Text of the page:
To Francis Coffyn
Paris Aug. 8. 1787.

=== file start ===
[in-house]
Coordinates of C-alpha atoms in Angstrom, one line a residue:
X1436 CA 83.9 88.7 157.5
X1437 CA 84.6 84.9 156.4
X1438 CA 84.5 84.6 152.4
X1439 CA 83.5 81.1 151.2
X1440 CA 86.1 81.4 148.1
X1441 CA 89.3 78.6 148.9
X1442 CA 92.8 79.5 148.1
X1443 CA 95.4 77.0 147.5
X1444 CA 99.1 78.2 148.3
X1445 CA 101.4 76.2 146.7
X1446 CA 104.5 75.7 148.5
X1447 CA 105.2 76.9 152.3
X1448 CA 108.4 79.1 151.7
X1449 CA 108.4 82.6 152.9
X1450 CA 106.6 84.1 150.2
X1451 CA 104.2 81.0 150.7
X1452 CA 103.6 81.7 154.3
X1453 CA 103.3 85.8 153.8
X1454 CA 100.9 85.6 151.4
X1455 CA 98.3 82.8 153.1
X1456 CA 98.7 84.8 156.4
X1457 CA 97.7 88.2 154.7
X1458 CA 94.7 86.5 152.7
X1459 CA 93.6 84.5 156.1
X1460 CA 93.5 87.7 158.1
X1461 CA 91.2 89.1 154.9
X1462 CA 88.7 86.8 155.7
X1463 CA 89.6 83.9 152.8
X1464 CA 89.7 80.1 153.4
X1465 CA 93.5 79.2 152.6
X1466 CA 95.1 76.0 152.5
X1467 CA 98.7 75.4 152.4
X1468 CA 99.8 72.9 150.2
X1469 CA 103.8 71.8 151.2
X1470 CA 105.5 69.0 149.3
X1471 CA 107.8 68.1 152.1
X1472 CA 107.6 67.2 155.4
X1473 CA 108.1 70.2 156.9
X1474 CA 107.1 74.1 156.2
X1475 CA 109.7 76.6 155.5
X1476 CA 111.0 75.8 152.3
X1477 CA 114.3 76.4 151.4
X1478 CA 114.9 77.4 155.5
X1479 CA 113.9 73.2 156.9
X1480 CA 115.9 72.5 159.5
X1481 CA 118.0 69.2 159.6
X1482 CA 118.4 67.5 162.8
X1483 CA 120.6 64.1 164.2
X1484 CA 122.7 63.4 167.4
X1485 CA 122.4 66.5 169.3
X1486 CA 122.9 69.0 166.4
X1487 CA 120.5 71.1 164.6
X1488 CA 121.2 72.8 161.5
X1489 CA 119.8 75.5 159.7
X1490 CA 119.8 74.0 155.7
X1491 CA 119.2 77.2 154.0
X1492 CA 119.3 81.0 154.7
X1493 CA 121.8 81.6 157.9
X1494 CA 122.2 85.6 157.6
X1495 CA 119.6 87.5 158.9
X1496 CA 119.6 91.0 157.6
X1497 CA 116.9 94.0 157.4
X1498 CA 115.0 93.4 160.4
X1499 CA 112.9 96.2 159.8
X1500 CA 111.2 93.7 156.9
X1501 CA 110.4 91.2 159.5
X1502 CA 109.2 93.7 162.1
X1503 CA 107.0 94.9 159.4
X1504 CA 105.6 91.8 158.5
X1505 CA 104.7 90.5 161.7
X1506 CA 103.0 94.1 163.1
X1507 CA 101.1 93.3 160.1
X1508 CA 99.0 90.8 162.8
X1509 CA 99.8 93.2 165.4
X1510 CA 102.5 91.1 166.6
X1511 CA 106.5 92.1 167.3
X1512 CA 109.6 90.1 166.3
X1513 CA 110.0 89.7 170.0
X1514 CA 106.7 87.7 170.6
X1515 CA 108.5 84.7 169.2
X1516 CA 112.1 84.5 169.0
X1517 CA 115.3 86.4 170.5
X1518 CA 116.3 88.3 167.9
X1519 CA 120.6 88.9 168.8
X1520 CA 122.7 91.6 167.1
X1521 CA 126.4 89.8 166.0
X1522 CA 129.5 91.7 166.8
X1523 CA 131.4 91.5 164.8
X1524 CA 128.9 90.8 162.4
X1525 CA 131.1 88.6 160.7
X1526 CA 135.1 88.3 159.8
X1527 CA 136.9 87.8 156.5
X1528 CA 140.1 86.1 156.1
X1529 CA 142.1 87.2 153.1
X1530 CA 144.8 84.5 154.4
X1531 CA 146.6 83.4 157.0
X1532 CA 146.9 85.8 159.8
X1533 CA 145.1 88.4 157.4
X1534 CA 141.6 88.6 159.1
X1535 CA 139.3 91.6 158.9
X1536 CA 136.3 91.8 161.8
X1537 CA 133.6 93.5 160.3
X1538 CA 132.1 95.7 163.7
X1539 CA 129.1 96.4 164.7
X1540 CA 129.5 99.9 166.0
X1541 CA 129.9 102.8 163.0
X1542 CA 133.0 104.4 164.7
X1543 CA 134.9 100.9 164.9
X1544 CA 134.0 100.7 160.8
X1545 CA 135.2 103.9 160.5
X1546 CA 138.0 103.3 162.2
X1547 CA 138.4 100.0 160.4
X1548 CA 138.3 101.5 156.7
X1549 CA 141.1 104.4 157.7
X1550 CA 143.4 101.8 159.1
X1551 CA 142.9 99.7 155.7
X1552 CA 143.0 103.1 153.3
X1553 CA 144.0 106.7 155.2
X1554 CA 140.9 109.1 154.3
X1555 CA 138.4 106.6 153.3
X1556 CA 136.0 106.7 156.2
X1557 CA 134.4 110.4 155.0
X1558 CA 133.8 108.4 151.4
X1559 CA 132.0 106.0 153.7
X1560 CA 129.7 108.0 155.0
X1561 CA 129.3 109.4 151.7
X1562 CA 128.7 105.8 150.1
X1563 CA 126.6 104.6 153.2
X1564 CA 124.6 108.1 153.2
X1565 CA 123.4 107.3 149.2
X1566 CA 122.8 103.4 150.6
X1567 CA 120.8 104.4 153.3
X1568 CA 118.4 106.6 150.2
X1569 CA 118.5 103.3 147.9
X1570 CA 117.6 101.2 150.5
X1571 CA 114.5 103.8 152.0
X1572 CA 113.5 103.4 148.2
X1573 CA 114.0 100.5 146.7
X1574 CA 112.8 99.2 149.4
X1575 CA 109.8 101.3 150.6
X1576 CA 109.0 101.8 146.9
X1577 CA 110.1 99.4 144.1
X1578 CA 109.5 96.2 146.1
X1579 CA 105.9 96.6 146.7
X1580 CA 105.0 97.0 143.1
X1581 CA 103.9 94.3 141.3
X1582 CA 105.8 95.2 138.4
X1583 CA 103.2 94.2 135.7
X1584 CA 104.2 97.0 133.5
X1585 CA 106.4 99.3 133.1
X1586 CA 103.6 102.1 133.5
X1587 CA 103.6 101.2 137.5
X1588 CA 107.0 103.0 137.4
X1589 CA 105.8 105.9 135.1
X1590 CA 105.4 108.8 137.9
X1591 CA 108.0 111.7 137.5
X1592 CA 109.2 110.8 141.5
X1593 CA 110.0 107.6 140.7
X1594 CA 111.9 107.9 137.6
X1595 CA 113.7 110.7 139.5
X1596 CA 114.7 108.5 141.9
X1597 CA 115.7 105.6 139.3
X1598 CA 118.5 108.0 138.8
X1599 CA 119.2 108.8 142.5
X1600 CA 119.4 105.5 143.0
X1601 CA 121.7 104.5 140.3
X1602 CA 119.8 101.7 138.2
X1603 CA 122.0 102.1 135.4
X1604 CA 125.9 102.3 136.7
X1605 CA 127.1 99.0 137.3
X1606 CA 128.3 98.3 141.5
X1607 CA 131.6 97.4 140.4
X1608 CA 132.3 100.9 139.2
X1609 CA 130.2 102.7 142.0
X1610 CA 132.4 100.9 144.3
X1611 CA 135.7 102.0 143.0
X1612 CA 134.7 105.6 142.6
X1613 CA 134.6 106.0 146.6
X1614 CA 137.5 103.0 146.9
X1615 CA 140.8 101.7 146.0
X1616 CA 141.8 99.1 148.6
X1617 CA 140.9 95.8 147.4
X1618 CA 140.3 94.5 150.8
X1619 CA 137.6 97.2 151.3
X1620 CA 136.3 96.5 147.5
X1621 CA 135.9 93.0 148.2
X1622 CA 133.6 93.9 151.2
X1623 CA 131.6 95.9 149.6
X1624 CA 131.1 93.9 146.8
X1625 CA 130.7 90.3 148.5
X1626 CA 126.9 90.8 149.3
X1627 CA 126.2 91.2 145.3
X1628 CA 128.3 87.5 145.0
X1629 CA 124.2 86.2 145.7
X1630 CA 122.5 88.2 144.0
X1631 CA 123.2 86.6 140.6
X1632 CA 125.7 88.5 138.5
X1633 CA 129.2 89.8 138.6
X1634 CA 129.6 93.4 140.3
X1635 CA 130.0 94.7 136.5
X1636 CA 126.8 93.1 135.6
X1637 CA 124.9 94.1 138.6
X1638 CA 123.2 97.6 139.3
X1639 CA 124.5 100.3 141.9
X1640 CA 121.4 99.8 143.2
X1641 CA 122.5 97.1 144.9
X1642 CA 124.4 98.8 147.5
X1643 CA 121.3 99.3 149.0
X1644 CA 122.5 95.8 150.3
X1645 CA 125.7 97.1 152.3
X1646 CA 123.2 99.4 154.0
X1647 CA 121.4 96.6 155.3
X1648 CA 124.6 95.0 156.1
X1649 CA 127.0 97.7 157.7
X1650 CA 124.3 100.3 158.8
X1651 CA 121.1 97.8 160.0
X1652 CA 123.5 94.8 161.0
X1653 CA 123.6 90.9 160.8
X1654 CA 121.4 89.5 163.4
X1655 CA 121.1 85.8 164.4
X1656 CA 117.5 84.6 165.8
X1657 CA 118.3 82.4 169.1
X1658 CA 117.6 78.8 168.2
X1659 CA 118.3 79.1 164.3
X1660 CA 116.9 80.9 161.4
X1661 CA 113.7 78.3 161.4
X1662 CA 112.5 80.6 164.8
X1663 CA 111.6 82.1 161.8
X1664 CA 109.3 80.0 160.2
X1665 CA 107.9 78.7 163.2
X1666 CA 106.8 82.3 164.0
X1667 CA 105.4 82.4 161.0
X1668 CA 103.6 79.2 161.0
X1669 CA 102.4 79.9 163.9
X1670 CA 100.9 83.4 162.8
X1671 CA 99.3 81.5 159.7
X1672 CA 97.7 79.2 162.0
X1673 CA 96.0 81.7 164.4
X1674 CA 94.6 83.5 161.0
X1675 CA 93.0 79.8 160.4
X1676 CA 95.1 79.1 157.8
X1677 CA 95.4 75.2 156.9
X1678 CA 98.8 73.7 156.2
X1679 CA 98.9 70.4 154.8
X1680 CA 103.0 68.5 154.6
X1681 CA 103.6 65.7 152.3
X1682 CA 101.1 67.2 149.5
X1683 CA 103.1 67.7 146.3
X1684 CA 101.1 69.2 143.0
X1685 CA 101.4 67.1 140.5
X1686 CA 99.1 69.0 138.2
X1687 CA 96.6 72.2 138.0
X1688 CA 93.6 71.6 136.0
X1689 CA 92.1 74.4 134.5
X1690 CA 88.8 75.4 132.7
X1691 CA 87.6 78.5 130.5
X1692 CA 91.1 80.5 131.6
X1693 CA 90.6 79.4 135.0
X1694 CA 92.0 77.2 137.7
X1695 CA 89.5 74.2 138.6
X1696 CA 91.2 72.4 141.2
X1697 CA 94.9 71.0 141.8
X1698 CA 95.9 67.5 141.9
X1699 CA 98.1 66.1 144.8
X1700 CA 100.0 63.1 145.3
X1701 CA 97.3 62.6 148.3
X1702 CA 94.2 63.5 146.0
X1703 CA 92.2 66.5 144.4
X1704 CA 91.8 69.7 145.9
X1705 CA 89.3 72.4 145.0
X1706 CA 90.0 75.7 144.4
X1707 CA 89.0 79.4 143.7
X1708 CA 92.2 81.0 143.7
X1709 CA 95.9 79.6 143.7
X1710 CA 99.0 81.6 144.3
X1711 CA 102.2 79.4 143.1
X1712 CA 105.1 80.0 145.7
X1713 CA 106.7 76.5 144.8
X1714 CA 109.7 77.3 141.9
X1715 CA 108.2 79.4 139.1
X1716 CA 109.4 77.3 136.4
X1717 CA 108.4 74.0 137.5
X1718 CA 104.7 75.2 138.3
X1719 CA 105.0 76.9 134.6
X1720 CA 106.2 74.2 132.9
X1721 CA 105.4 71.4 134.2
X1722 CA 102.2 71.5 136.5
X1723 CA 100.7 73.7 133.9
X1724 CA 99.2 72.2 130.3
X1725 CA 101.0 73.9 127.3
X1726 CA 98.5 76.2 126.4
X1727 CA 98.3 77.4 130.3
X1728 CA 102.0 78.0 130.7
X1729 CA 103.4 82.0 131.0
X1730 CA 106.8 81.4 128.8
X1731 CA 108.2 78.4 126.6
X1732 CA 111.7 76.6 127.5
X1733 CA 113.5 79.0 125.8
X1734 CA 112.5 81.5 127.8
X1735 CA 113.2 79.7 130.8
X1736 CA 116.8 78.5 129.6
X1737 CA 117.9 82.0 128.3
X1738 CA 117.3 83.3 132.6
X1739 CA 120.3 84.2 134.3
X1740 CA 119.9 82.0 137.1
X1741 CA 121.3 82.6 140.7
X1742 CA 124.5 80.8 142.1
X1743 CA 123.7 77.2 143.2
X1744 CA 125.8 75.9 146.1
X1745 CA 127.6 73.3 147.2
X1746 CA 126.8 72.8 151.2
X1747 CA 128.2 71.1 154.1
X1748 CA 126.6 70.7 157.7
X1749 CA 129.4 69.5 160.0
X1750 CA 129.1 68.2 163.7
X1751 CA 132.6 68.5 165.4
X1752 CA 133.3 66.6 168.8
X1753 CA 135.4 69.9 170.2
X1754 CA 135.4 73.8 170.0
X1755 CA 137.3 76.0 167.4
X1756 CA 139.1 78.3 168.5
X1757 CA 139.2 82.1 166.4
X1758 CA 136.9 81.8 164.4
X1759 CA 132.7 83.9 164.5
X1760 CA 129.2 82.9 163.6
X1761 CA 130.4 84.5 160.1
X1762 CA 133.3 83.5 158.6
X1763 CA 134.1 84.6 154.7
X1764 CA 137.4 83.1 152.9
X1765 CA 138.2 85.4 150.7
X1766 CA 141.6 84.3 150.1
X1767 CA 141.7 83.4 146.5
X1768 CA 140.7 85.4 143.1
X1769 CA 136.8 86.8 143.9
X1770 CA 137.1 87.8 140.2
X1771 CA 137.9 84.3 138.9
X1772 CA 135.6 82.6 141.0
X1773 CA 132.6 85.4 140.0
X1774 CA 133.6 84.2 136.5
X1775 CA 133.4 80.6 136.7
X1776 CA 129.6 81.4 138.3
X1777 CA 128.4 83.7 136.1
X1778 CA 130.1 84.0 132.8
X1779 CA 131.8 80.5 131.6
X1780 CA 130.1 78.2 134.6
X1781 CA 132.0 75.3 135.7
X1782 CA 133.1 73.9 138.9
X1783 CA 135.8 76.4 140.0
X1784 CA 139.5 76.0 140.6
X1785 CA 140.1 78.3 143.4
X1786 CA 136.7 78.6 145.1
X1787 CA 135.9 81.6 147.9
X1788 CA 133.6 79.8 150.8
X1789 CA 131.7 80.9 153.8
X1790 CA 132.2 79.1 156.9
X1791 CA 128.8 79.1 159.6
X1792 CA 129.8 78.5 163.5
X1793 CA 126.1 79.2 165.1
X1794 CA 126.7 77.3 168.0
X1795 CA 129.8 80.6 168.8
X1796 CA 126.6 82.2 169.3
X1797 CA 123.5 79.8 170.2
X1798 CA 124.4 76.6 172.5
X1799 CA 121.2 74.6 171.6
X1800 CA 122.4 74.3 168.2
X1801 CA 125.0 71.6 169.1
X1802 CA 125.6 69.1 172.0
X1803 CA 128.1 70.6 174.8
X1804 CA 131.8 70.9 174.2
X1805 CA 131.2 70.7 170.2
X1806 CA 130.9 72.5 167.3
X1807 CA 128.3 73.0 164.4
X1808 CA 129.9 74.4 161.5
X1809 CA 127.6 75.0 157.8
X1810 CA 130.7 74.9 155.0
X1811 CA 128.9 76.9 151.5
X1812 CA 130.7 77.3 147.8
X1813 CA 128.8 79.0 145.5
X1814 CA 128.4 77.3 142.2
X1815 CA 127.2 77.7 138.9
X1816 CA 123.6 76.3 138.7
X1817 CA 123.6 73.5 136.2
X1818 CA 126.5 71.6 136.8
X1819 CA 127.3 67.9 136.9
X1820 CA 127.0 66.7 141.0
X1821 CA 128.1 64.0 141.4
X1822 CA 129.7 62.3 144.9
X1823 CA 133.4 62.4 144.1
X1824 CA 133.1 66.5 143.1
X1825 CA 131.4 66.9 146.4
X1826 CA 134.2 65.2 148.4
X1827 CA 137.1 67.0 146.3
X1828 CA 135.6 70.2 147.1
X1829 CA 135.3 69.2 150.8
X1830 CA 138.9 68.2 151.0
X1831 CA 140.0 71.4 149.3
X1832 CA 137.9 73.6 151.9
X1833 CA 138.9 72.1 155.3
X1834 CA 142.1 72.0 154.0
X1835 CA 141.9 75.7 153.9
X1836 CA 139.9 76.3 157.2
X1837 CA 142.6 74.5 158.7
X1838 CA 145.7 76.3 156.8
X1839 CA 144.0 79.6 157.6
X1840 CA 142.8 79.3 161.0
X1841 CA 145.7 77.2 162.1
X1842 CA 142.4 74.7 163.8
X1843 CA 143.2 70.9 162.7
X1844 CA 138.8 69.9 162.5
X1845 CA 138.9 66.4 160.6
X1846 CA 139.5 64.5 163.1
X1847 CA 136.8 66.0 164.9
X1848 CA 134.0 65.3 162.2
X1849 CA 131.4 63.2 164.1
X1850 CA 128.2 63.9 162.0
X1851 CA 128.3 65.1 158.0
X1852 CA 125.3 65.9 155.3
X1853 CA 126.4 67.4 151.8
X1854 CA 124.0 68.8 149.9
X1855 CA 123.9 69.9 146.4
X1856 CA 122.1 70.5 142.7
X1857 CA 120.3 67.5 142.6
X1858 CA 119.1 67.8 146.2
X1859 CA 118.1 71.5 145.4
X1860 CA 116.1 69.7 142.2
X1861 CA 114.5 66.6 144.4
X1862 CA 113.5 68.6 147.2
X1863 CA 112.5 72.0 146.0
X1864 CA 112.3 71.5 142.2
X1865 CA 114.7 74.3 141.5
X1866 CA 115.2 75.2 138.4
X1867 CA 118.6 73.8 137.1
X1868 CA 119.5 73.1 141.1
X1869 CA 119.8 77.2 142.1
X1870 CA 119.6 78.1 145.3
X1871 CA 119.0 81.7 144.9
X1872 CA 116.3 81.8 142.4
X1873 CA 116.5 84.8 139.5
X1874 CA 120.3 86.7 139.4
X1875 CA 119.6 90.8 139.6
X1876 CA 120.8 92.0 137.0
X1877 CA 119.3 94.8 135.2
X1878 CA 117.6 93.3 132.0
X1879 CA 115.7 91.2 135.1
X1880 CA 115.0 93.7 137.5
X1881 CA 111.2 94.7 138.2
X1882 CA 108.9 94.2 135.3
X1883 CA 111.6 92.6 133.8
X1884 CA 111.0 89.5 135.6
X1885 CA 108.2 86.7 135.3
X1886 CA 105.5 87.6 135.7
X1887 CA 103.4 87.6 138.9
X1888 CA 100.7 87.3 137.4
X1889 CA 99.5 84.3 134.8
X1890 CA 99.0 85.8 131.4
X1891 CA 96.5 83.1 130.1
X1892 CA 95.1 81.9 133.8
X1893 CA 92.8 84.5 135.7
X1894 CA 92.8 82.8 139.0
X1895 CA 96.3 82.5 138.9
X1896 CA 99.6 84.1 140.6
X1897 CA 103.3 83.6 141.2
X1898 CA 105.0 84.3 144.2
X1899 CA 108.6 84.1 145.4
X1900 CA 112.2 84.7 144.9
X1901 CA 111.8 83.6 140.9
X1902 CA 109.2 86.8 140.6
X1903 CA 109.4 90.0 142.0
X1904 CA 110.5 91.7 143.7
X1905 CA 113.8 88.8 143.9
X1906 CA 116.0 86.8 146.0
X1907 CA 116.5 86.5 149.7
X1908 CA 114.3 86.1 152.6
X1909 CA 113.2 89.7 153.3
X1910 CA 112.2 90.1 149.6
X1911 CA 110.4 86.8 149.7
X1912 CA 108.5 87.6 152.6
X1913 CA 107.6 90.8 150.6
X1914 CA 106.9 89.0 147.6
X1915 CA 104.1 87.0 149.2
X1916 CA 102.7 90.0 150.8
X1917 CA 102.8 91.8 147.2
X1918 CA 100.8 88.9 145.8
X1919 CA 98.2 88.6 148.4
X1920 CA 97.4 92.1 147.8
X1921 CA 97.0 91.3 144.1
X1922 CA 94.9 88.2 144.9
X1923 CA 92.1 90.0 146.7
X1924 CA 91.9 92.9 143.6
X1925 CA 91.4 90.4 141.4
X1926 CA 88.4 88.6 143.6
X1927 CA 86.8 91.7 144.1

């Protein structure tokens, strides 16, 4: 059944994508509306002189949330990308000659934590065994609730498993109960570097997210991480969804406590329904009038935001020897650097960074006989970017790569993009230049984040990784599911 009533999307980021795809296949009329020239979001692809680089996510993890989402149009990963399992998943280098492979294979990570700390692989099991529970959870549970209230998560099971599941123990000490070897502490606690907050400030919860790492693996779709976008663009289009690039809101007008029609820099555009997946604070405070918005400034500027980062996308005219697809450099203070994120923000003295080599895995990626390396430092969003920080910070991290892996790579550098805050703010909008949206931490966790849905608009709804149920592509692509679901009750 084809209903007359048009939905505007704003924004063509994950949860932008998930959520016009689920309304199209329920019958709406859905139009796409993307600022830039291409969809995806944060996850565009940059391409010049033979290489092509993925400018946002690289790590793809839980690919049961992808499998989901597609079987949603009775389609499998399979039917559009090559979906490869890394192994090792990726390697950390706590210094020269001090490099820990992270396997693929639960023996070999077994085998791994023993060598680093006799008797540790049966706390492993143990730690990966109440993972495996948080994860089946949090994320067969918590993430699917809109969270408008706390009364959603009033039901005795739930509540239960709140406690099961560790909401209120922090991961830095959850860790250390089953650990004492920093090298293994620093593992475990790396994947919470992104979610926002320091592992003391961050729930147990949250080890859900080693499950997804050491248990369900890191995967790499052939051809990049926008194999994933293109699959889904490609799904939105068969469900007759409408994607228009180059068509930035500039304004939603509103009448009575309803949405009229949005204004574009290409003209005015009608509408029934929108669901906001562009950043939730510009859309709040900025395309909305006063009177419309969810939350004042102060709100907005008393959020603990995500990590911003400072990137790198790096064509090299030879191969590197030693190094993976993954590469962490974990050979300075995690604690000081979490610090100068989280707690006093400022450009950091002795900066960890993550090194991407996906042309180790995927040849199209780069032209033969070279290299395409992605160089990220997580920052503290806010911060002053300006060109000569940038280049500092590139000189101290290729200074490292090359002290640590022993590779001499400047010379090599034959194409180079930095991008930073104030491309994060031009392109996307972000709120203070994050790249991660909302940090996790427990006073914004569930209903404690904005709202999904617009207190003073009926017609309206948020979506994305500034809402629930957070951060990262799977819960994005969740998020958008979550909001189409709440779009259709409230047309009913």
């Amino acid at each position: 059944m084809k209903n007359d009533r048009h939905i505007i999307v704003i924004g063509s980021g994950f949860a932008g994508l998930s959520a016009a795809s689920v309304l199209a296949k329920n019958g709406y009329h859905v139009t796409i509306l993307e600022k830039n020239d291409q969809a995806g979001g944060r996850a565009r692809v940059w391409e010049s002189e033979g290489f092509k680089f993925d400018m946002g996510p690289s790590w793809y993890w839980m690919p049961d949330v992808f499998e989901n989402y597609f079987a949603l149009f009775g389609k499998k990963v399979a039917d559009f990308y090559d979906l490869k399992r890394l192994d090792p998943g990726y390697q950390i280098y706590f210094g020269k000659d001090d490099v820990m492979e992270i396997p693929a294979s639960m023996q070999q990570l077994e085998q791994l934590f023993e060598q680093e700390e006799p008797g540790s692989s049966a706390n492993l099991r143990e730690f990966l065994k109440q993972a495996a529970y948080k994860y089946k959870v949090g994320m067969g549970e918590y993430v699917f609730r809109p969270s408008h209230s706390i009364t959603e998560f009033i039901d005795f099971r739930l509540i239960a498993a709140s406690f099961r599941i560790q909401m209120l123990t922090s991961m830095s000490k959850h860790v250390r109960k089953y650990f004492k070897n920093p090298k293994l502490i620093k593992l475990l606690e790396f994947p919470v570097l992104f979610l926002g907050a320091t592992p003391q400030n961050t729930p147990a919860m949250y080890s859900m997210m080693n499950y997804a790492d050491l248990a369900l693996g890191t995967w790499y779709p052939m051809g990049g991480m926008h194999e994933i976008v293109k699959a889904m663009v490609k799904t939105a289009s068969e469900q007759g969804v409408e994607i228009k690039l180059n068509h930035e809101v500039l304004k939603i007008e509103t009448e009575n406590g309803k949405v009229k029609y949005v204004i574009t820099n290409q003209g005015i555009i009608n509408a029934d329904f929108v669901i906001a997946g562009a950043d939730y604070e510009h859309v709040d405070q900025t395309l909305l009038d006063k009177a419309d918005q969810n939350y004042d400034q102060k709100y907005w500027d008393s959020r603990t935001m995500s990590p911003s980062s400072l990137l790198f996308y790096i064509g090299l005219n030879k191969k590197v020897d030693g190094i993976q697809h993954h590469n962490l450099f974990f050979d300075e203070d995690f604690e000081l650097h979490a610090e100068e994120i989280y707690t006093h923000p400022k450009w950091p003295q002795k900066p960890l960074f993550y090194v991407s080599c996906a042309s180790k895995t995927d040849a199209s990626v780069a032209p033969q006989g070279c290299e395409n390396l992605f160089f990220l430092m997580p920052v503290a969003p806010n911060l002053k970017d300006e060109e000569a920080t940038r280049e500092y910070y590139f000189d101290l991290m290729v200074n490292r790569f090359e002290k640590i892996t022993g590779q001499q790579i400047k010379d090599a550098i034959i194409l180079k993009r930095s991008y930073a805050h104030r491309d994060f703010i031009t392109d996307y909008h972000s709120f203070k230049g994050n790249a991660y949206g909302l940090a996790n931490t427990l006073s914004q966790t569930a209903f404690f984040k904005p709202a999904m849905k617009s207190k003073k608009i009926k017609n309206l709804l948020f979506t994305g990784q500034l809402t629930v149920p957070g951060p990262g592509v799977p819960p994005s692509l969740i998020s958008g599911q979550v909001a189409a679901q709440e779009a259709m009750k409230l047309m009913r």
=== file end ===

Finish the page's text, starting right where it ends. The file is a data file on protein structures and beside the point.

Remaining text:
I was informed in the course of the last year that there was in the prison of Dunkirk a person of the name of Alexander Gross confined as hostage for the ransom of the sloop Charlotte taken by the privateer Countess d’Avaux, Capt. Carry, in Feb. 1782. I learn that his owners refused to release him, and that the owners of the privateer have since stopped paiment and become bankrupt. I will be obliged to you if you will inform me whether he be still in prison, and if it be true that the owners of the privateer have failed; because tho this be a case of private property in which their hostage should not be released against their consent, yet seeing that his imprisonment is useless, and a continued expence, I would wish to obtain an order for his discharge. I will beg of you to make these enquiries without naming me, as it might give a false hope to the owners that my interfering was by public authority, and might produce to them the paiment of the ransom money. I do not move in it by public authority nor is it consistent with our laws to take the discharge of any such contract on themselves in any case. Your answer as soon as you shall have obtained information will much oblige Sir Your most obedt. humble servant,